XML with Ruby

peter@ohler.com

Author: Peter Ohler Published: Sep 21, 2011

XML is a well documented, widely used, and well supported format for encoding data. It is heavily used on the web and with languages such as Java. XML format is stable and well documented. The downside is it is rather verbose but that is also what makes it readable by humans as well as machines.The wide support in almost every language for XML makes it extremely portable.

Until recently using XML with Ruby was not a high performance option. The two most common and highest performing Ruby Gems were Nokogiri and LibXML. Both provide parsing to Ruby Object representation of an XML document as well as a SAX like stream parser. The Ox gem was created to address the need for a more optimized XML parser so that the advantages of XML could be made available in Ruby without suffering the a performance impact.

The results of performance tests between Nokogiri, LibXML, and Ox were performed under various conditions. Results along with the differences in the way the APIs are used are as follows.

In Memory

It is often easier to deal with a single large XML Object when dealing with XML. One mode supported by all three Ruby XML gems is parsing either a String or a file into an in-memory representation of the parsed document. The first performance tests were done against these APIs for both parsing and dumping back to XML.

XML Document Parsing to an Object

def node_to_dict(element)

doc = Nokogiri::XML::Document.parse(xml)

doc = LibXML::XML::Document.string(xml)

doc = Ox.parse(xml)

Test results taken from perf_gen.rb in the Ox project on GitHub are:

Parsing 1000 times with Ox took 1.895335 seconds.

Nokogiri parse 1000 times took 3.555163 seconds.

LibXML parse 1000 times took 3.668447 seconds.


>>> Ox is 1.9 faster than Nokogiri parsing.

>>> Ox is 1.9 faster than LibXML parsing.

Parsing Results

XML Document to XML String

xml = doc.to_xml(:indent => 2)   # Nokogiri

xml = doc.to_s()                 # LibXML

xml = Ox.dump(doc, :indent => 2) # Ox

Test results taken from perf_gen.rb in the Ox project on GitHub are:

Ox dumping 1000 times with ox took 0.333532 seconds.

Nokogiri to_xml 1000 times took 7.036567 seconds.

LibML to_s 1000 times took 0.668848 seconds.


>>> Ox is 21.1 faster than Nokkgiri to_xml.

>>> Ox is 2.0 faster than LibXML to_xml.

To XML Results

Summary

Gem

Parse

to_s

Nokogiri

3.56 seconds

7.03 seconds

LibXML

3.67 seconds

0.67 seconds

Ox

1.90 seconds

0.33 seconds

Ox was clearly faster parsing and writing XML when compared to Nokogiri and LibXML. Nokogiri was exceptionally poor at writing the XML document.

Nokogiri and LibXML provide more functionality outside of parsing and writing with XPath support and other ancillary features. For raw performance Ox was far better.

Sax Parsing

For large XML documents or for streaming IO a SAX like callback parser is more appropriate. Again, all three Ruby XML gems support SAX like parsing. Two test modes were employed for SAX parsing. Since the whole idea behind a callback parser is to only process the parts of the document of interest to the application a minimal validation parse was tested first followed by a more comprehensive test will stubs for all callbacks.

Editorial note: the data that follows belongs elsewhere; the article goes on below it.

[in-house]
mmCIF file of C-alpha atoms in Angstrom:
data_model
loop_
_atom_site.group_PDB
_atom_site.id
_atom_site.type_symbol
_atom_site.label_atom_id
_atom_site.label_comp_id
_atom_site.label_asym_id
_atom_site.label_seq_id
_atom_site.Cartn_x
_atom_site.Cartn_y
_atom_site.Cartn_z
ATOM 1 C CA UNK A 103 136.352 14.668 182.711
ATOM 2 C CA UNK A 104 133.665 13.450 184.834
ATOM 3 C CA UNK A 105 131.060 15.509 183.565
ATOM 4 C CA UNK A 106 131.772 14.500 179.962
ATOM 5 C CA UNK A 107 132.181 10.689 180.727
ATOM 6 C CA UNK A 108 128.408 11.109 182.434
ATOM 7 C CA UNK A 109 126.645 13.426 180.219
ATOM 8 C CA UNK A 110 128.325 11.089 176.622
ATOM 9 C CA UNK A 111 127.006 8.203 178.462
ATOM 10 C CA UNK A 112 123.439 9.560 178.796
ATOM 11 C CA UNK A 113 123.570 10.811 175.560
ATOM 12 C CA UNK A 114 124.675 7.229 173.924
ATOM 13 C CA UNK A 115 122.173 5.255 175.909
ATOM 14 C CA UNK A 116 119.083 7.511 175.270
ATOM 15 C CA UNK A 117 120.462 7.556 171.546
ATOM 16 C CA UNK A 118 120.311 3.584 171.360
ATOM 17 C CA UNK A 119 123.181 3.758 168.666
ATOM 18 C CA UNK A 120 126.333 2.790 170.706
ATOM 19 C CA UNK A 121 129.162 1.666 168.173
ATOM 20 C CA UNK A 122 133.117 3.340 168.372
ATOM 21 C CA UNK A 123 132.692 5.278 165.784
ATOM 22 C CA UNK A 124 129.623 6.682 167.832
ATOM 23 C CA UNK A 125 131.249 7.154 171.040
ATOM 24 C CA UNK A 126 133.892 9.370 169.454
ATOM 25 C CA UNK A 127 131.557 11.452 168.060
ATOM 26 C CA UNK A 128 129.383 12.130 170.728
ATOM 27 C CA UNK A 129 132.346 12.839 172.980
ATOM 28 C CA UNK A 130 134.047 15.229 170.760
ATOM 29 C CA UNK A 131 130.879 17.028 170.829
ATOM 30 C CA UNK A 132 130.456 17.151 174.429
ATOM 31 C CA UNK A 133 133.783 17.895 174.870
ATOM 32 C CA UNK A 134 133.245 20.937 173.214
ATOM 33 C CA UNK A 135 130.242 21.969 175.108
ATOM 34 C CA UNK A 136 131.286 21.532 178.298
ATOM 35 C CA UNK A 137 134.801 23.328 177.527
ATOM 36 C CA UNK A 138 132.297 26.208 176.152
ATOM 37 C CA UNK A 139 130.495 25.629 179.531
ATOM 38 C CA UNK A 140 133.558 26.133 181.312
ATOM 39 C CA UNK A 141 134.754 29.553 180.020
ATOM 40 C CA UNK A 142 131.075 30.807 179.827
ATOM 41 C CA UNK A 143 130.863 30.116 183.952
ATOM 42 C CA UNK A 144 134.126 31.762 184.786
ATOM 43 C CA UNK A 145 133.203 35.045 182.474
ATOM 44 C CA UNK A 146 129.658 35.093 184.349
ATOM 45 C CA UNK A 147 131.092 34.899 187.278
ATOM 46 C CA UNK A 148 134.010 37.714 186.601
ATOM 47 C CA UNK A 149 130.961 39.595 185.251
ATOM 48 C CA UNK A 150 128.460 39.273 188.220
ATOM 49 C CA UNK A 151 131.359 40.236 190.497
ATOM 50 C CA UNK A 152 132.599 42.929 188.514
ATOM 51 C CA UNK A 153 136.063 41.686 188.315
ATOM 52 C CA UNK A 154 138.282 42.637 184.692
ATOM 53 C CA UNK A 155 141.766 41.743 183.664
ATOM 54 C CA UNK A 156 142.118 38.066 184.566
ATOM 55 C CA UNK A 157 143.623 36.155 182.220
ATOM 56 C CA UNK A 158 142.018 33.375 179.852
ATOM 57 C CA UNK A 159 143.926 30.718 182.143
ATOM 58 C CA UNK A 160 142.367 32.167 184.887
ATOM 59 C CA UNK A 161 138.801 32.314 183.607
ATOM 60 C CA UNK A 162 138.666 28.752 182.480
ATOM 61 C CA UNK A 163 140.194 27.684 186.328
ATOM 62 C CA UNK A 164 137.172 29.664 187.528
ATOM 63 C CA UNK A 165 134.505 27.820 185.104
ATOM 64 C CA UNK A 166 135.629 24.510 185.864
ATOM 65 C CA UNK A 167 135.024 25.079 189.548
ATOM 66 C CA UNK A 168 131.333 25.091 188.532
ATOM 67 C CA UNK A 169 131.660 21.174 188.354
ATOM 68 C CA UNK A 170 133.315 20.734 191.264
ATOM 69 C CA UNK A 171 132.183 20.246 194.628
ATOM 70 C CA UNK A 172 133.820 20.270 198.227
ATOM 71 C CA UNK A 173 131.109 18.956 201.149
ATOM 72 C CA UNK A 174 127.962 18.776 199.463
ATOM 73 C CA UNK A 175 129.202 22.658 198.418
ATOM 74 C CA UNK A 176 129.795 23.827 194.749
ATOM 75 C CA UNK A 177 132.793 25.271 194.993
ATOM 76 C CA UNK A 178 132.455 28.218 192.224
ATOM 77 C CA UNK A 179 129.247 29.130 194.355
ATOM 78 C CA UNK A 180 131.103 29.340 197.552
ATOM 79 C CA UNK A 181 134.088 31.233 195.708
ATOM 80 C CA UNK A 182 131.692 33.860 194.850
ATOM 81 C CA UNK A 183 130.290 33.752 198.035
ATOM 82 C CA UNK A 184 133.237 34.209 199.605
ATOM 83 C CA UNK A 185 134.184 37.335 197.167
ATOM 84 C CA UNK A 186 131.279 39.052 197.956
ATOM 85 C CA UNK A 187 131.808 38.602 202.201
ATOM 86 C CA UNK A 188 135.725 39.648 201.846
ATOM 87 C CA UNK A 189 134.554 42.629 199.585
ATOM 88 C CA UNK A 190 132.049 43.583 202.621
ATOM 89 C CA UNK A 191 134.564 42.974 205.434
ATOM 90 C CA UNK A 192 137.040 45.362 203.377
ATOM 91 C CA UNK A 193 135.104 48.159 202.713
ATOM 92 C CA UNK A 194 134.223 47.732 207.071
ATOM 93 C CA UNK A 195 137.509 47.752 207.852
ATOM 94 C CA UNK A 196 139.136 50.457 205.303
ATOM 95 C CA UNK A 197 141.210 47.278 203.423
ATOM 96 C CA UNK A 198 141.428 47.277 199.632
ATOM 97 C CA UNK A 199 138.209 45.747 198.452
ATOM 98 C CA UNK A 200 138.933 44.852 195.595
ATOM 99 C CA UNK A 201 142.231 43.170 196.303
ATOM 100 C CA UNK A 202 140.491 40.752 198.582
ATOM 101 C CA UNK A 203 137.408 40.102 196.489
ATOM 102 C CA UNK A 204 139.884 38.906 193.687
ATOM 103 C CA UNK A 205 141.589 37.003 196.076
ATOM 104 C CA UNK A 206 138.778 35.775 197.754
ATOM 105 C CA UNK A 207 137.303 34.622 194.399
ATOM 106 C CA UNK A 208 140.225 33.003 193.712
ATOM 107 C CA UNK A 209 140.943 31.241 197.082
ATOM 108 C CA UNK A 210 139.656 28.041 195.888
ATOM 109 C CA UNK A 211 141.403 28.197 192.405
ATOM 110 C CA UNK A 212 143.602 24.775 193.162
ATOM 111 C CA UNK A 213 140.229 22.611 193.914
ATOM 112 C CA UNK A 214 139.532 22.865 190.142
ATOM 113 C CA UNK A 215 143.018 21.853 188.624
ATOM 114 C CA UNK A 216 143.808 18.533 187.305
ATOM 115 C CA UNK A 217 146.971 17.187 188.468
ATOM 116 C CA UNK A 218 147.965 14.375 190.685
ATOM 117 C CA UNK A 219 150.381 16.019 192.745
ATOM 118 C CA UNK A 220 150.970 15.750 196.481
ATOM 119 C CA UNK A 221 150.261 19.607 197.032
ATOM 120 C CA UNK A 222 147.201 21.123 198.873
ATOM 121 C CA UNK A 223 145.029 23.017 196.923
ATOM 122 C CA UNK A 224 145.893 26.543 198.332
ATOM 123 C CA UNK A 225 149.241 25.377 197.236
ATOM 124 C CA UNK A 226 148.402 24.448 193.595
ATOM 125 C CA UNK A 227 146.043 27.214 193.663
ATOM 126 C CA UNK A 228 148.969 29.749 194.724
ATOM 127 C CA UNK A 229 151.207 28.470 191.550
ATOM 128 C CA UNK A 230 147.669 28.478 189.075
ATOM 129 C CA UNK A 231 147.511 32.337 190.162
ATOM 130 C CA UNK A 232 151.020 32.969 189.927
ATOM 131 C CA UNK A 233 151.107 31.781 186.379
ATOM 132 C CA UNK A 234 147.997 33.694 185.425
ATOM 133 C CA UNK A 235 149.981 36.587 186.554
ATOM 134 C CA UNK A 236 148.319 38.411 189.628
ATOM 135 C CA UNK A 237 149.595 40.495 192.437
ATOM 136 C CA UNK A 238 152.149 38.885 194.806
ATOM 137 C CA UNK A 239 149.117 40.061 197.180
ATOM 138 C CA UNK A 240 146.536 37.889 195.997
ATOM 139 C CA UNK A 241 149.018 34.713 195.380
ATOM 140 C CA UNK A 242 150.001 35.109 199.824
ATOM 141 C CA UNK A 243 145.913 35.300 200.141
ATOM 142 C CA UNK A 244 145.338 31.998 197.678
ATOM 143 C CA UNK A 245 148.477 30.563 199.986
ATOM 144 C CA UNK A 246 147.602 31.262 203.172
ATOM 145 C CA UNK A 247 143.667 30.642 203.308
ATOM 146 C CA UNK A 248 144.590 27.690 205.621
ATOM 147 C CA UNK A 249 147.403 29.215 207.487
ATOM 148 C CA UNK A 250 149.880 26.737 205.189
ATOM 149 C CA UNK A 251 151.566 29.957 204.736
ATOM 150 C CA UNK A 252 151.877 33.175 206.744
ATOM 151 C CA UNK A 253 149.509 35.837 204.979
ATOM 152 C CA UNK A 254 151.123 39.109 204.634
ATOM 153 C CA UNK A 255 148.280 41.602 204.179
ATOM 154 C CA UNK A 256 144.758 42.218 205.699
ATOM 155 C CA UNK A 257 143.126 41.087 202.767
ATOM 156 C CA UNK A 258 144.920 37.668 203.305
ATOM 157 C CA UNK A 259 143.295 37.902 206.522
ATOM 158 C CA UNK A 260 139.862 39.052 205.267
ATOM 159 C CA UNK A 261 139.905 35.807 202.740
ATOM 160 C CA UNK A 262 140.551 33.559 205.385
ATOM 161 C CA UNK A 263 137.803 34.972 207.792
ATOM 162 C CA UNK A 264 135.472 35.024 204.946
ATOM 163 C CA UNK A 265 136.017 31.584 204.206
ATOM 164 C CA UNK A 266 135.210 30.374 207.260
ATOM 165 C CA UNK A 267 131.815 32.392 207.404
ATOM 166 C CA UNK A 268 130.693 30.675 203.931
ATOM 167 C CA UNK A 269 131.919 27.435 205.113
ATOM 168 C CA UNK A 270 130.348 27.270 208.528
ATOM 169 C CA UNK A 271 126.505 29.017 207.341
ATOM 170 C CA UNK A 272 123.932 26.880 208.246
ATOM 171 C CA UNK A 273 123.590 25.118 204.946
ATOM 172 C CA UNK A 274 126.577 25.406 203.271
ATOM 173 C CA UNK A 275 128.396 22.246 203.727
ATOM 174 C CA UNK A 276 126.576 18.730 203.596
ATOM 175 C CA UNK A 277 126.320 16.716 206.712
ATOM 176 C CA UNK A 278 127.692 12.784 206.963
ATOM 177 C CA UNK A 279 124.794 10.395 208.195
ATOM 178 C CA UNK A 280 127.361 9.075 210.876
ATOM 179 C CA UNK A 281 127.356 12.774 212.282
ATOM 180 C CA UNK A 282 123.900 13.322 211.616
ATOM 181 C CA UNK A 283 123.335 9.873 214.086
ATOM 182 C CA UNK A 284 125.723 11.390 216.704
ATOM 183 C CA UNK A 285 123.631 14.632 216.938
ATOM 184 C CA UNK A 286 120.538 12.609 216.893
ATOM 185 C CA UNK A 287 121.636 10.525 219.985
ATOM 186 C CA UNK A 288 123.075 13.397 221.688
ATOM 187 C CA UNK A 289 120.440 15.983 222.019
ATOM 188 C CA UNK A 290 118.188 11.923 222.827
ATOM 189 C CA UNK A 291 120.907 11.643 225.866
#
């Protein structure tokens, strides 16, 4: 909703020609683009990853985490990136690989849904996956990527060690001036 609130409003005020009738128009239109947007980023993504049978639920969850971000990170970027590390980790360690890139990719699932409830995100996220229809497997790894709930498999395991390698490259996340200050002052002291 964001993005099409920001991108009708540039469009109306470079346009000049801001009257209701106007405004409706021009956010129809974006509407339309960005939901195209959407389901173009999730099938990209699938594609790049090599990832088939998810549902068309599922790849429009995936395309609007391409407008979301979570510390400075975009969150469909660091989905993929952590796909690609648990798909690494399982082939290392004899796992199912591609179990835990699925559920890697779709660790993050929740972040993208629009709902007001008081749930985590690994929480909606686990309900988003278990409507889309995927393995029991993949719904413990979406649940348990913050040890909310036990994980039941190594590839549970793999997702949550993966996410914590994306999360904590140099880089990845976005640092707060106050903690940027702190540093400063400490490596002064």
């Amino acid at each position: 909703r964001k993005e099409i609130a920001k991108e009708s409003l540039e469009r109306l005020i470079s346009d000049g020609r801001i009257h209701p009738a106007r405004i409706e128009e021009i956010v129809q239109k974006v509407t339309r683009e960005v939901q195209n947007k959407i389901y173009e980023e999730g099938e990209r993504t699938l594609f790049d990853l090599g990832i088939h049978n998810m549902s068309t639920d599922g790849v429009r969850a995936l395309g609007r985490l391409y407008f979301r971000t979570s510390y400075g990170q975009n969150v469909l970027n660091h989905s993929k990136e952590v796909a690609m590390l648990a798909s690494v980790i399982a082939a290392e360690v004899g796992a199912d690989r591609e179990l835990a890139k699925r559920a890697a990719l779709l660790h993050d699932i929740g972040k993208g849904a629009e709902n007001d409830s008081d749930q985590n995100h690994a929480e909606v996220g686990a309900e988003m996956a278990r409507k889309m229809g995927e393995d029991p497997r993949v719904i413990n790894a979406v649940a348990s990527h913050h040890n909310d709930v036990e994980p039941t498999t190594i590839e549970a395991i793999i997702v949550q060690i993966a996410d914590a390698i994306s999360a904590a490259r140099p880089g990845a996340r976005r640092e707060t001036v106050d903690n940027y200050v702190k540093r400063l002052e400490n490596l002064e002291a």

Validation Sax Parsing

Nokogiri

class NoSax < Nokogiri::XML::SAX::Document

  def error(message); puts message; end

  def warning(message); puts message; end

end

handler = Nokogiri::XML::SAX::Parser.new(NoSax.new())

start = Time.now

$iter.times do

  input = StringIO.new($xml_str)

  handler.parse(input)

  input.close

end

$no_time = Time.now - start

LibXML

class LxSax

  include LibXML::XML::SaxParser::Callbacks

end

start = Time.now

$iter.times do

  input = StringIO.new($xml_str)

  parser = LibXML::XML::SaxParser.io(input)

  parser.callbacks = $all_cbs ? LxAllSax.new() : LxSax.new()

  parser.parse

  input.close

end

$lx_time = Time.now - start

Ox

class OxSax < ::Ox::Sax

  def error(message, line, column); puts message; end

end

start = Time.now

handler = OxSax.new()

$iter.times do

  input = StringIO.new($xml_str)

  Ox.sax_parse(handler, input)

  input.close

end

$ox_time = Time.now - start

Test results taken from perf_sax.rb in the Ox project on GitHub are:

A 1000 KByte XML file was parsed 100 times for this test.

File IO SAX parsing 100 times with Ox took 0.369009 seconds.

File IO SAX parsing 100 times with Nokogiri took 14.637185 seconds.

File IO SAX parsing 100 times with LibXML took 4.913712 seconds.


>>> Ox is 39.7 faster than Nokogiri SAX parsing using file IO.

>>> Ox is 13.3 faster than LibXML SAX parsing using file IO.

SAX Validate Results

In the comprehensive callback tests with all callback methods defined the results for each are:

A 1000 KByte XML file was parsed 100 times for this test.

File IO SAX parsing 100 times with Ox took 1.456263 seconds.

File IO SAX parsing 100 times with Nokogiri took 14.670855 seconds.

File IO SAX parsing 100 times with LibXML took 5.272377 seconds.


>>> Ox is 10.1 faster than Nokogiri SAX parsing using file IO.

>>> Ox is 3.6 faster than LibXML SAX parsing using file IO.

SAX All CBs Results

Summary

Gem

Validate

All CBs

Nokogiri

14.6 seconds

14.7 seconds

LibXML

4.91 seconds

5.27 seconds

Ox

0.37 seconds

1.46 seconds

Ox was significantly faster than Nokogiri and LibXML. The tests highlight another factor that comes into play with Ox. Neither LibXML or Nokogiri gain any performance advantage in ignoring uninteresting parts of an XML document. Comments for example are always processed. With Ox, only the parts of the XML document that are of interest have to be processed in Ruby. This made big difference in performance between the validation SAX parsing and the comprehensive SAX parsing tests. Even with a full set of callbacks Ox is still many times faster than both Nokogiri and LibXML.

Note: Tests were run on an 2.8 GHz iMac with a Core i7 CPU and Mac OS X 10.6.8.